Avoid the spikes. You don’t necessarily lose lives in Quell, but rather hitting a spike will burst your raindrop, and it will melt into the puzzle and blend into the background as water. Quell lives are eternal, and so is the gameplay. No loud buzzers. No Game Over. You just have to try again to move on. Completing a puzzle unlocks the next.

Windows to the Past

Upon launching Quell, you find yourself in the home of someone who doesn’t seem to be present at the moment, however there is a presence. Small sparkles fill the air and invite you to explore. With the beautiful 3D graphics, you can’t help but notice the dreary day, but you you can also see the beautiful tulips outside the window, boots by the fireplace, and the shadows cast from the wall sconce.

The bookshelves are where you’ll be guided. Each shelf contains windows into the past. This is where your puzzles yearn to be explored. Begin in 1928: the earliest stage.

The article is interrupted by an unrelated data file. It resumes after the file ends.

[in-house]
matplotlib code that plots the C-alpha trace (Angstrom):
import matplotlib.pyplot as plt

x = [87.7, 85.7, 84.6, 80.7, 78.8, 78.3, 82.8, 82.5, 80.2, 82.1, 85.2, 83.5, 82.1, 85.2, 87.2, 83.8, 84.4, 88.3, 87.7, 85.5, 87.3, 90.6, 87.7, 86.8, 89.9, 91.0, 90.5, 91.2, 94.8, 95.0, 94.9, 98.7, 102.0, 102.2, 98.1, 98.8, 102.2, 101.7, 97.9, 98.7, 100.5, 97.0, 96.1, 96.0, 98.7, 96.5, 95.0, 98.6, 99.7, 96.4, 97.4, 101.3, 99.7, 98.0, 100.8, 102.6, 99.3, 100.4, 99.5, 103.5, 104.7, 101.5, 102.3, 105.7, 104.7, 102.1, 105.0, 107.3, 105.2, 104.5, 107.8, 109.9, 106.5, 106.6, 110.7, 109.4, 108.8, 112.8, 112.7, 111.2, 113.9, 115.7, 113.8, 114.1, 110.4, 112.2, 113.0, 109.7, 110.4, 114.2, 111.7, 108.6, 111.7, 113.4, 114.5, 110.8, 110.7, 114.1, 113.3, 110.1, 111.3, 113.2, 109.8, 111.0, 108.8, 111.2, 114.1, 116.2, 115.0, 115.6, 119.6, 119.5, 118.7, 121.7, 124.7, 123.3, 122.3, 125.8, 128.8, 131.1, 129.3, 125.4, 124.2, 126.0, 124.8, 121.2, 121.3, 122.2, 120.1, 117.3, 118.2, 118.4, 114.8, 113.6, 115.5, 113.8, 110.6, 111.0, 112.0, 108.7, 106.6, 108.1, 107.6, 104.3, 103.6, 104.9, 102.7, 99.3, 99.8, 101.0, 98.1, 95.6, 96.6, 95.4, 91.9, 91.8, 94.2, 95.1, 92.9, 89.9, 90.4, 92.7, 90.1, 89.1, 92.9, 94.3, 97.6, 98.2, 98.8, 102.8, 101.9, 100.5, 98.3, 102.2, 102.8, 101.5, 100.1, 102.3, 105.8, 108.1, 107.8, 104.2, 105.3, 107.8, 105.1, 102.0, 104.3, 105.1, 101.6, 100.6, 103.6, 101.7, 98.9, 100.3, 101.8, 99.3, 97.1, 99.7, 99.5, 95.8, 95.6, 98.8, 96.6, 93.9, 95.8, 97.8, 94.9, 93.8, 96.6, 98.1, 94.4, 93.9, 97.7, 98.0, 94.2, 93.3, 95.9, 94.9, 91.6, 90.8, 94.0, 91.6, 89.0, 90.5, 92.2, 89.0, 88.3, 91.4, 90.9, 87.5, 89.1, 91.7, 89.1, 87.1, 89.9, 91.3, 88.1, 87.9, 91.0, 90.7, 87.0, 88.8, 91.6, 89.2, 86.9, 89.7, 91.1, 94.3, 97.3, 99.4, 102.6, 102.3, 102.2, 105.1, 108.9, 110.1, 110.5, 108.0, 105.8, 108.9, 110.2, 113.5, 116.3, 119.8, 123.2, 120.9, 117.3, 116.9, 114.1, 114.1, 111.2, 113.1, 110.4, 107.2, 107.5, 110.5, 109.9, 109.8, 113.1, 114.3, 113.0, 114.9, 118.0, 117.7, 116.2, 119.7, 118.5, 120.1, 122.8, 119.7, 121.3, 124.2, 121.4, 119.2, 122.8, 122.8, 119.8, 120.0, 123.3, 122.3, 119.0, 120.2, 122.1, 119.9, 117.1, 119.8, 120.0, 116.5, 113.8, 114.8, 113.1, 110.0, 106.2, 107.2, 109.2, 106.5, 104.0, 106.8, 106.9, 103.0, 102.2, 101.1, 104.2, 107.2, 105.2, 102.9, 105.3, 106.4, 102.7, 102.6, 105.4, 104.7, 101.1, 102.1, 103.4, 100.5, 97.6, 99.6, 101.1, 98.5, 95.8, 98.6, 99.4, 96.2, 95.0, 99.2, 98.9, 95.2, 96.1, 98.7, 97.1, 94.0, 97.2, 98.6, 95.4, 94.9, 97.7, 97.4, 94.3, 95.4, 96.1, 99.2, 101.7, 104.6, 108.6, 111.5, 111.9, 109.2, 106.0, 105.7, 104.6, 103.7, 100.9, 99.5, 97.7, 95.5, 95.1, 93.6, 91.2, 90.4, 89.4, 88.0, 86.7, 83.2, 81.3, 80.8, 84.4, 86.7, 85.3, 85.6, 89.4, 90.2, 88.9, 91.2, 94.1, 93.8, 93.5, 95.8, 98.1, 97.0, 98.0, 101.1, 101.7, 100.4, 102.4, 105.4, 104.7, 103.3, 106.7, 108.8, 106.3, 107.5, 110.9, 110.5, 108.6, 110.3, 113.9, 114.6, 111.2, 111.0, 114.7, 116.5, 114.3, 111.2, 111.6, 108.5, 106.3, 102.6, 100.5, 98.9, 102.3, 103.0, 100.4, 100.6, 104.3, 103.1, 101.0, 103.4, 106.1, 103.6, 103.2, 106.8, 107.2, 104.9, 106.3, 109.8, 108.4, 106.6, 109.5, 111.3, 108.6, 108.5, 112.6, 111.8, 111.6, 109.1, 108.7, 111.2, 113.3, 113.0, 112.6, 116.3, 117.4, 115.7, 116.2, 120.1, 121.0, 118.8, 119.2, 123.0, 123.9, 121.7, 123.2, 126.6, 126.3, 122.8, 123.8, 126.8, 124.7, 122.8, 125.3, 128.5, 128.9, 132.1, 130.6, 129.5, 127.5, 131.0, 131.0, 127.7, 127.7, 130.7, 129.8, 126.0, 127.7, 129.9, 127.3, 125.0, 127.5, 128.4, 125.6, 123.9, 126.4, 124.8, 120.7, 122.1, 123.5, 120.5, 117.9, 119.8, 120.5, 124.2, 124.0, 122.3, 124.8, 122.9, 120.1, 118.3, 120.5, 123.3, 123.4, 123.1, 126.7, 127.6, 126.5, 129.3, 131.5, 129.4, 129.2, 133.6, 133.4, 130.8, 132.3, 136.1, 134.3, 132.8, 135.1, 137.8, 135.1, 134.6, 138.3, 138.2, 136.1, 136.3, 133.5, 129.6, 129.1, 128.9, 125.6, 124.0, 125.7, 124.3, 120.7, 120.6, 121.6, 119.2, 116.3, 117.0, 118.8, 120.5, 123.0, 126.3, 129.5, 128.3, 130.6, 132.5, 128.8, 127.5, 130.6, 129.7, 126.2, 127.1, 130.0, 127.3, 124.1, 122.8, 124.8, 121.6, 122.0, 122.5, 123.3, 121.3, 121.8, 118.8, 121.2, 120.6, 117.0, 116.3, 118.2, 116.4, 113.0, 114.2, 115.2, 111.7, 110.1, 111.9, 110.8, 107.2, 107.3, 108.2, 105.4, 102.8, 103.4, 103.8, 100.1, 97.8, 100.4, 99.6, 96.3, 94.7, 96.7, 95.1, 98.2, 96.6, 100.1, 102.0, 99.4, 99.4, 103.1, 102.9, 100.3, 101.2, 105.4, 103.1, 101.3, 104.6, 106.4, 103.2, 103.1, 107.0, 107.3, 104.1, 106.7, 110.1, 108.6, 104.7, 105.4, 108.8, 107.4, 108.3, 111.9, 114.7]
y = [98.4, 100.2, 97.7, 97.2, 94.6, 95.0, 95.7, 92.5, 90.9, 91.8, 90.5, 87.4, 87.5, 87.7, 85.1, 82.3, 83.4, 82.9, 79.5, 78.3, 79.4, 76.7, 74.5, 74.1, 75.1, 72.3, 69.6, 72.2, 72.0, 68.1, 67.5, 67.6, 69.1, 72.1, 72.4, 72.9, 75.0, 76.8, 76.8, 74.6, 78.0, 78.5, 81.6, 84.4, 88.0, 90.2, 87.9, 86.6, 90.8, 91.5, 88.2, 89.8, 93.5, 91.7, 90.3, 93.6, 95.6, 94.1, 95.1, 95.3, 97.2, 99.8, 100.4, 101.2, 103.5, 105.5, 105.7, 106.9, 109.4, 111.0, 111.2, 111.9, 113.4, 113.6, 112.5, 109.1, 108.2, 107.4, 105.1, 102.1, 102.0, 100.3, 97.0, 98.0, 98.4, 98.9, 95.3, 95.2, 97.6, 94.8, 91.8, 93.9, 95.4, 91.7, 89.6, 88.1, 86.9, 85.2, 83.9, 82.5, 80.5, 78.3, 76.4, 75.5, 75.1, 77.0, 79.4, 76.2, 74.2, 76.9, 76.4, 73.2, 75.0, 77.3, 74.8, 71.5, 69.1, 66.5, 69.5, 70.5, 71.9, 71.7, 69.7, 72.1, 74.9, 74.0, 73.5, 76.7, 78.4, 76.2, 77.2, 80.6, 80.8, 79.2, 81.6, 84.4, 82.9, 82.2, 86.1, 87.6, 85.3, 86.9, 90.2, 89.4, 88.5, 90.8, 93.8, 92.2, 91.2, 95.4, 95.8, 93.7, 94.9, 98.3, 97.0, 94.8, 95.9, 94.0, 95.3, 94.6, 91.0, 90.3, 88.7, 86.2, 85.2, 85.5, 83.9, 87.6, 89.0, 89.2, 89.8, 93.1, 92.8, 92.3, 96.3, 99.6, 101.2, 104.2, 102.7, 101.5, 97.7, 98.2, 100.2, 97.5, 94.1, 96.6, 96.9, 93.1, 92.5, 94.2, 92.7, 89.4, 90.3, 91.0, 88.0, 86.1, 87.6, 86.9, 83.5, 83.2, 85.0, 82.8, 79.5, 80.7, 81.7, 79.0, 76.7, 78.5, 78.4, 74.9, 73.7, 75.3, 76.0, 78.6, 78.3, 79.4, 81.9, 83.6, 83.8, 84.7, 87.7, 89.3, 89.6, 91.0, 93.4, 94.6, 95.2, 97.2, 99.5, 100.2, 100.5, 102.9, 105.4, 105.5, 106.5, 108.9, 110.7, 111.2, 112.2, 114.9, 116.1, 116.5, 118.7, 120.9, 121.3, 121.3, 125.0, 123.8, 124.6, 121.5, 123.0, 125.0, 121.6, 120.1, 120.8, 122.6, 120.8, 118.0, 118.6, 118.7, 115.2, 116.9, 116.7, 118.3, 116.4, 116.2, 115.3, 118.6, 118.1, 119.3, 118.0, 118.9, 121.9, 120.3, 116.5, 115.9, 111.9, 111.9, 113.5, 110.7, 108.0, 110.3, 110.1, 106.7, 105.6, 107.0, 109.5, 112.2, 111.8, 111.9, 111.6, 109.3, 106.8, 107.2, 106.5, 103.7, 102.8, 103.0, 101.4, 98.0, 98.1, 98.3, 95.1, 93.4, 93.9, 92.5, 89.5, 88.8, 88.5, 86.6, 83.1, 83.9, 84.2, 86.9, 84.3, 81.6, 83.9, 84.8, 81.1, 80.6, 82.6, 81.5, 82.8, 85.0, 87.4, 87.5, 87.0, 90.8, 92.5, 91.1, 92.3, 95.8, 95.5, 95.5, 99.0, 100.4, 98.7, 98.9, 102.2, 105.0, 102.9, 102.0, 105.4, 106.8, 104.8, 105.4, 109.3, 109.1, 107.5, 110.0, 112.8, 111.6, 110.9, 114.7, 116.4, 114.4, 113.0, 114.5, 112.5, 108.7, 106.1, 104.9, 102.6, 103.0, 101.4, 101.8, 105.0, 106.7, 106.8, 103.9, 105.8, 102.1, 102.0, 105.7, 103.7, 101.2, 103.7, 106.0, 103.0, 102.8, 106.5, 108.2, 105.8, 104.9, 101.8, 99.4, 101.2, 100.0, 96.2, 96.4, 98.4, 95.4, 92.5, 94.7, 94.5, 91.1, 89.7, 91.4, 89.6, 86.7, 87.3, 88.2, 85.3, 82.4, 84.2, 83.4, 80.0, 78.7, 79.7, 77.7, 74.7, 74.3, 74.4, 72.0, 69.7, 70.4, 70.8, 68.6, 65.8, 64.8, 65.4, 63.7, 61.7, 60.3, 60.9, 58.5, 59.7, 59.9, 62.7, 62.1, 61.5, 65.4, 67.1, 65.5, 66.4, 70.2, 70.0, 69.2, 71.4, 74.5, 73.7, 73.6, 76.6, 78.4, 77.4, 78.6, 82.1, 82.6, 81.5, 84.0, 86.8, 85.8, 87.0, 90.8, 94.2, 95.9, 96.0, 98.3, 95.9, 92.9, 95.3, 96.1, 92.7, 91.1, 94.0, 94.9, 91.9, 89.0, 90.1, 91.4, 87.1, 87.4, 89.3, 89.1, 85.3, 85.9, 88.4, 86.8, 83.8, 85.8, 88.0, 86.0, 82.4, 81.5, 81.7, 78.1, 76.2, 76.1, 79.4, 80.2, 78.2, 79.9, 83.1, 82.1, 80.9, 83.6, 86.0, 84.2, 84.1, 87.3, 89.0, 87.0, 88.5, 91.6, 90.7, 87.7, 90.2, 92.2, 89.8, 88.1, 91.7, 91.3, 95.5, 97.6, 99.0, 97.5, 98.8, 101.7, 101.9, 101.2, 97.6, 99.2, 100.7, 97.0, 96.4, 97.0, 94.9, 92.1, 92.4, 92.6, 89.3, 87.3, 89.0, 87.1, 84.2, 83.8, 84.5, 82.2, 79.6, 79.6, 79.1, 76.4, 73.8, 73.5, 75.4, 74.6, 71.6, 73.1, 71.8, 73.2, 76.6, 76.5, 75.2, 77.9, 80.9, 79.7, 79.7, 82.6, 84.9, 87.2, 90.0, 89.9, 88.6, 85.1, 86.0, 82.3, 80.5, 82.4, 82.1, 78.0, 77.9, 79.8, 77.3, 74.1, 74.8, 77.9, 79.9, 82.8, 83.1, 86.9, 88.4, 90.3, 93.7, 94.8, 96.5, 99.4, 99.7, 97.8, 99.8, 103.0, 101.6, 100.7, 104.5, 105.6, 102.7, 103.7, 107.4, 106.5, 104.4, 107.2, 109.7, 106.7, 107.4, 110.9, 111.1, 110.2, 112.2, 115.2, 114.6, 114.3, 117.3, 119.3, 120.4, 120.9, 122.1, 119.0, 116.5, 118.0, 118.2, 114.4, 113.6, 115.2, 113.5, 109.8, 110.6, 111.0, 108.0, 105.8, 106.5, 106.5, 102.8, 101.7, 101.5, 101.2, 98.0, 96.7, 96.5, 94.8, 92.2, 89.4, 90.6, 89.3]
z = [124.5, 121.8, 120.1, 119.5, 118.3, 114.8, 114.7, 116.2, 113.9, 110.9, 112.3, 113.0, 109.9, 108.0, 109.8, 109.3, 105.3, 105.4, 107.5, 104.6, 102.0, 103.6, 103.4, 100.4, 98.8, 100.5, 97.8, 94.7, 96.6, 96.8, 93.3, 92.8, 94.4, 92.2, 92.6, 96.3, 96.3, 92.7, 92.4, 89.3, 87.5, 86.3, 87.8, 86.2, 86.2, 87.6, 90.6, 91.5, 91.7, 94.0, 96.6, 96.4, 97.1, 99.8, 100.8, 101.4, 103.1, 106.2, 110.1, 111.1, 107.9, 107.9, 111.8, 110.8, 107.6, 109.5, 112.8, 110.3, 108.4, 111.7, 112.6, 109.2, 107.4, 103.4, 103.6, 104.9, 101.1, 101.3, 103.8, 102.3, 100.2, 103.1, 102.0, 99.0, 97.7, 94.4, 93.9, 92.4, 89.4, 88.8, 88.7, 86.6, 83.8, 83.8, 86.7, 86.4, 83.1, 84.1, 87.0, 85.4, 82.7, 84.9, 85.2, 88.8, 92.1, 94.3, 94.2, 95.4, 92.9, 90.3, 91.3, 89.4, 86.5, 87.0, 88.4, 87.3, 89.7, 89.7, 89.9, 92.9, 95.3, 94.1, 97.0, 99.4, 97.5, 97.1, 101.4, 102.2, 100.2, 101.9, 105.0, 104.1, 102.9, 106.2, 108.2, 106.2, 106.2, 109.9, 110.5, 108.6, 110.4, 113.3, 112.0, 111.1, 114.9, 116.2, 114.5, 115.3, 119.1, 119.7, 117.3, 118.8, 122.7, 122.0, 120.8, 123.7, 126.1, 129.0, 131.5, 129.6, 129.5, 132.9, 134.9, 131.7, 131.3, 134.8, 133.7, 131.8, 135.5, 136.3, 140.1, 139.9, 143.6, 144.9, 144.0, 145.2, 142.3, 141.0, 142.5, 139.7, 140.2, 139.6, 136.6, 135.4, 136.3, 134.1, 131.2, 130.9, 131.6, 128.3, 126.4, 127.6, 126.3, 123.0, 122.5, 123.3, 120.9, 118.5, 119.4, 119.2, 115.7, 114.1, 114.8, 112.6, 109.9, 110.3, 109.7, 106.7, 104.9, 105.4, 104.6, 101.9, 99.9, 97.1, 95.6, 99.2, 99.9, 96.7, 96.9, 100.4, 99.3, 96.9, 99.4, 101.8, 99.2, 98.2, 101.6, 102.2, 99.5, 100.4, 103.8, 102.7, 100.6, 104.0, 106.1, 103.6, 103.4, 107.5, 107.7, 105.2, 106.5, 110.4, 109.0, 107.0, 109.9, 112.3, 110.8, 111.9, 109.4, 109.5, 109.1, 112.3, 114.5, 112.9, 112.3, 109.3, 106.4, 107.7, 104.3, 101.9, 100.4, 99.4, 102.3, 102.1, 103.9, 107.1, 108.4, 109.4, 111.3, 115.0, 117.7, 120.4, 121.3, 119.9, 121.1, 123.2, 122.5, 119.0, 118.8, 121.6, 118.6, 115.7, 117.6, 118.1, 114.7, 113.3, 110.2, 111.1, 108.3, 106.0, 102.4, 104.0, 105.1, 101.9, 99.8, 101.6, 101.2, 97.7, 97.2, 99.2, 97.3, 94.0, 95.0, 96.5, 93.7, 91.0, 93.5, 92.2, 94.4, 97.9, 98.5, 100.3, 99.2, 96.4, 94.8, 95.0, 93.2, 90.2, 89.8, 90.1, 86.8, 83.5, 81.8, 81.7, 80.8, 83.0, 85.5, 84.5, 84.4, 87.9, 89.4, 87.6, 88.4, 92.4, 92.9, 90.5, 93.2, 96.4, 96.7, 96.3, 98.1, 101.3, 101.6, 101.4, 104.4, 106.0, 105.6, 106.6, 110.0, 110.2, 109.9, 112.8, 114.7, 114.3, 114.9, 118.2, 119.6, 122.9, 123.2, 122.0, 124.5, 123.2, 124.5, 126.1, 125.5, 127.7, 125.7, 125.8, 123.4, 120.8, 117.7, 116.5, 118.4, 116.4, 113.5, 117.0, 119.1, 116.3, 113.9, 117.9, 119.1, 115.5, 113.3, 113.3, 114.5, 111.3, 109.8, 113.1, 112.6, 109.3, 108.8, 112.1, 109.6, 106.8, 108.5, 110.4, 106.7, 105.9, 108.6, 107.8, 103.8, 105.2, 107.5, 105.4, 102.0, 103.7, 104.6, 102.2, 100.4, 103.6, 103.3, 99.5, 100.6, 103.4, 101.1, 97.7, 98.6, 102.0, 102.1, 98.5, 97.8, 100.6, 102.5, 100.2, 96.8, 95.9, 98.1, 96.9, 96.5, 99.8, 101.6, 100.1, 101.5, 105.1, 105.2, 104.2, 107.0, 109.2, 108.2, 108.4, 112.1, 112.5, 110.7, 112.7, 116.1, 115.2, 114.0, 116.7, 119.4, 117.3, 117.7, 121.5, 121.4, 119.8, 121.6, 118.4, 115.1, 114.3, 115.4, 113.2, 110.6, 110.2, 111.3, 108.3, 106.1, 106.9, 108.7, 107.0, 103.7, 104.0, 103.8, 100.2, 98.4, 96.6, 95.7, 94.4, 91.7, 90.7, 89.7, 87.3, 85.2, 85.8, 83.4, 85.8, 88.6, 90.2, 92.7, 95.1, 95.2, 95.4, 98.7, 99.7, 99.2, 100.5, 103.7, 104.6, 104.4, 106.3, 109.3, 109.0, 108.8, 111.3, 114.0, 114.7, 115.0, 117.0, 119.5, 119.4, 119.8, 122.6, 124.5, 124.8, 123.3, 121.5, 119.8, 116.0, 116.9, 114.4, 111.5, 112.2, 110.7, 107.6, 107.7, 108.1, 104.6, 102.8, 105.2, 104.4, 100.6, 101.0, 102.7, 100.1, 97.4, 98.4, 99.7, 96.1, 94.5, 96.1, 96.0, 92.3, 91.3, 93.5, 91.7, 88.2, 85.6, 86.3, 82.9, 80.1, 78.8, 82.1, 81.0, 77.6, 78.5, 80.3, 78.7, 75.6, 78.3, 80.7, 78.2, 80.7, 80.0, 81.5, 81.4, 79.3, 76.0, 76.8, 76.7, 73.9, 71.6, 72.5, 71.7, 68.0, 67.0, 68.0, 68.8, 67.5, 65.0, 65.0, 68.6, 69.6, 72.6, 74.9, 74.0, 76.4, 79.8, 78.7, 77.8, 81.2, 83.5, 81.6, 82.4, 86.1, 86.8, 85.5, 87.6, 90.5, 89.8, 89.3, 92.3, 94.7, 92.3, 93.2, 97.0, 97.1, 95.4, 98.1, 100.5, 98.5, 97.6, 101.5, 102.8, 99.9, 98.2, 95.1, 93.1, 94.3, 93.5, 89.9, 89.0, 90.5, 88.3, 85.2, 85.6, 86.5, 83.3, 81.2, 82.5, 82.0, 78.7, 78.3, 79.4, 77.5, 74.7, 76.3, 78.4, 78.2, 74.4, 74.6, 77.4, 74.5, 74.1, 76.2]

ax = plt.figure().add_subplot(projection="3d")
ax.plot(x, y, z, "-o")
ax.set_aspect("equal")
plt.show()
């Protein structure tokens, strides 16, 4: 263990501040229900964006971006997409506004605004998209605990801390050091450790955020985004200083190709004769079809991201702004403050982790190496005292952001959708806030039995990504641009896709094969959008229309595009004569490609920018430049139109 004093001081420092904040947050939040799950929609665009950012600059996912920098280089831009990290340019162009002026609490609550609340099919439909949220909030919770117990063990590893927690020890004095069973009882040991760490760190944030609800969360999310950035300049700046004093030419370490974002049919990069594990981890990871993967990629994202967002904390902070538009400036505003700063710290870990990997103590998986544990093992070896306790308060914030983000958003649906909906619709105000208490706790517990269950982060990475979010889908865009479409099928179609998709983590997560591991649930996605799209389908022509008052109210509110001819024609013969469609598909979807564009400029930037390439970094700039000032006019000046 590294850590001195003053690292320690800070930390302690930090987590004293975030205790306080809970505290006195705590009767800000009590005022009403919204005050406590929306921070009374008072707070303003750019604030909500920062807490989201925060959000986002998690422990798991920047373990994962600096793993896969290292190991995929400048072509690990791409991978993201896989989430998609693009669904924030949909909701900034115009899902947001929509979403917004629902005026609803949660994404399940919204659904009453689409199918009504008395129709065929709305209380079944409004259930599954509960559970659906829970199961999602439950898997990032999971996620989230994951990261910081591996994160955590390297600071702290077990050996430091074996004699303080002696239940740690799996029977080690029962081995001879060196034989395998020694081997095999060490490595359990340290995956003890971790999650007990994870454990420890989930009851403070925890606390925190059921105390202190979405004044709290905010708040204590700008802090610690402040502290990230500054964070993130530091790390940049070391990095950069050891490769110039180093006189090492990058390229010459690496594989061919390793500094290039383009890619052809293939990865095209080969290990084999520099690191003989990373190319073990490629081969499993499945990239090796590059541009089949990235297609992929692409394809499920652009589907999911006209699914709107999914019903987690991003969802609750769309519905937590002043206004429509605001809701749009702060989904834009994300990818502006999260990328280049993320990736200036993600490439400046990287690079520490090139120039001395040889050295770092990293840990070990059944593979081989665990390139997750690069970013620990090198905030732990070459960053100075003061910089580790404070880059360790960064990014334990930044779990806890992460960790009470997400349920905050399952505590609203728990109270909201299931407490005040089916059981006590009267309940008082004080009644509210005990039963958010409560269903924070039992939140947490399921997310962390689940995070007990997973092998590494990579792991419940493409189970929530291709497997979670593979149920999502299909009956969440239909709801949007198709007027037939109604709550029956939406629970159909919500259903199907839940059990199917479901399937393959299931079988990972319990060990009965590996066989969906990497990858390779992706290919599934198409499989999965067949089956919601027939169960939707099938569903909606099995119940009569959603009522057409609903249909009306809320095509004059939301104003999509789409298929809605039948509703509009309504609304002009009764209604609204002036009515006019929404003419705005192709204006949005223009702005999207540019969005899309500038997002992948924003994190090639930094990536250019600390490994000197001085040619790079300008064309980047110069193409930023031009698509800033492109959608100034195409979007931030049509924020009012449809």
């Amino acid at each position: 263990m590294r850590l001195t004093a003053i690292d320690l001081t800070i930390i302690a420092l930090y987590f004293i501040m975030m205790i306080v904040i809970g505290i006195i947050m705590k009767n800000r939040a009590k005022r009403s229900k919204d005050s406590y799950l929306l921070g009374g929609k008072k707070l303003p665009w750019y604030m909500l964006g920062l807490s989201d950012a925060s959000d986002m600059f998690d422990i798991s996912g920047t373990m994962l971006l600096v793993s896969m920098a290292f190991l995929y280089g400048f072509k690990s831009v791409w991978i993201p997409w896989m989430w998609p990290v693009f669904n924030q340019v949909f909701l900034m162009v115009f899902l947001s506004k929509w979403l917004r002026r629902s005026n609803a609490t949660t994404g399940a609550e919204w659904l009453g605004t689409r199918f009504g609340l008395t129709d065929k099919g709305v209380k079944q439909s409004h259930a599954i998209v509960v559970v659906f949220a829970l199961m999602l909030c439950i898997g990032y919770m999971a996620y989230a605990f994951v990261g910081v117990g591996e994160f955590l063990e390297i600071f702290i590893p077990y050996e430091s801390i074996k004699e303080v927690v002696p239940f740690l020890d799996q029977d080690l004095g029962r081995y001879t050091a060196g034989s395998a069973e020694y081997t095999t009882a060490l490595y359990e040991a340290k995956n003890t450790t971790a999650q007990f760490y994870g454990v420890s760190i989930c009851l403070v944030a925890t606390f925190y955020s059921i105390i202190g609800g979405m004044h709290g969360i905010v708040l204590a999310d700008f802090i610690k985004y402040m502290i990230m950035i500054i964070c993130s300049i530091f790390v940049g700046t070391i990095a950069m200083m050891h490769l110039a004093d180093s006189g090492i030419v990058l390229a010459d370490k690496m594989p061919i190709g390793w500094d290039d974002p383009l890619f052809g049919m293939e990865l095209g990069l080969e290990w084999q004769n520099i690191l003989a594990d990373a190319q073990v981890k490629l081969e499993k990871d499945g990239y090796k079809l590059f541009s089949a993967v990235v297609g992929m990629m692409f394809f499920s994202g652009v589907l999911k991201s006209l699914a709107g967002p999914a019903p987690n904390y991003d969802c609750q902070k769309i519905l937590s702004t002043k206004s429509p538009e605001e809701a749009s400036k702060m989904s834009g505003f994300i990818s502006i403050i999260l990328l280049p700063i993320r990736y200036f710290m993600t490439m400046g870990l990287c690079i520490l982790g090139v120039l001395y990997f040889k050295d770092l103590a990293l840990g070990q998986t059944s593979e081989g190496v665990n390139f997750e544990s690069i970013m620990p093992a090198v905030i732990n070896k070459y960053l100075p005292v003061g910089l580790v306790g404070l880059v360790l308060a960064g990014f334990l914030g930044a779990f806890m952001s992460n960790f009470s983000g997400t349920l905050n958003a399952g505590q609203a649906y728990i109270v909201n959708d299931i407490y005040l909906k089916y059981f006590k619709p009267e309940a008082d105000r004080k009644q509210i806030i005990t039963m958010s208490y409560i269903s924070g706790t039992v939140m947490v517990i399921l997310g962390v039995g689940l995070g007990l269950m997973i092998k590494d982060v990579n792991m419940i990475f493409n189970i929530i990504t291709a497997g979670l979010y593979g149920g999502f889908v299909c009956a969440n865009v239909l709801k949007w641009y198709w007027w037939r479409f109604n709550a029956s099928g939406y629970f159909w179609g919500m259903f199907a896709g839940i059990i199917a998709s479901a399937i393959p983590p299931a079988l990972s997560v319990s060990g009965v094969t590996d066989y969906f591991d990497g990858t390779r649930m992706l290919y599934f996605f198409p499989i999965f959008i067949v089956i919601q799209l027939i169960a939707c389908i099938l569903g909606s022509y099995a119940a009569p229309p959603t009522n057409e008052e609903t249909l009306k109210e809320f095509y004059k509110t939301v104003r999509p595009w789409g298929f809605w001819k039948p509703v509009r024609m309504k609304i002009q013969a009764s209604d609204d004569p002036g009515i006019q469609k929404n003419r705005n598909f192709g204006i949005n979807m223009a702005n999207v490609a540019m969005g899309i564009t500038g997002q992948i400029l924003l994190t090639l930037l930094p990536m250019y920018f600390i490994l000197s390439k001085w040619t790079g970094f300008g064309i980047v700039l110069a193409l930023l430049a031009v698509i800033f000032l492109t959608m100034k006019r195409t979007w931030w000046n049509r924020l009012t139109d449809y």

Awards and Helpful Hints

Along your journey, earn hints and awards. Hints occasionally pop up along the top and teach you how to use new elements in your environment.

As you progress through the shelves, Quell offers awards for certain milestones and accomplishments. Earning the Magpie Award means you’ve already collected 25 pearls. The Minimalist Award is won by completing three levels perfectly. You can also earn awards for less brag worthy accomplishments like the Scenic Route Award which is given to you for taking twice as many moves as necessary to complete the puzzle.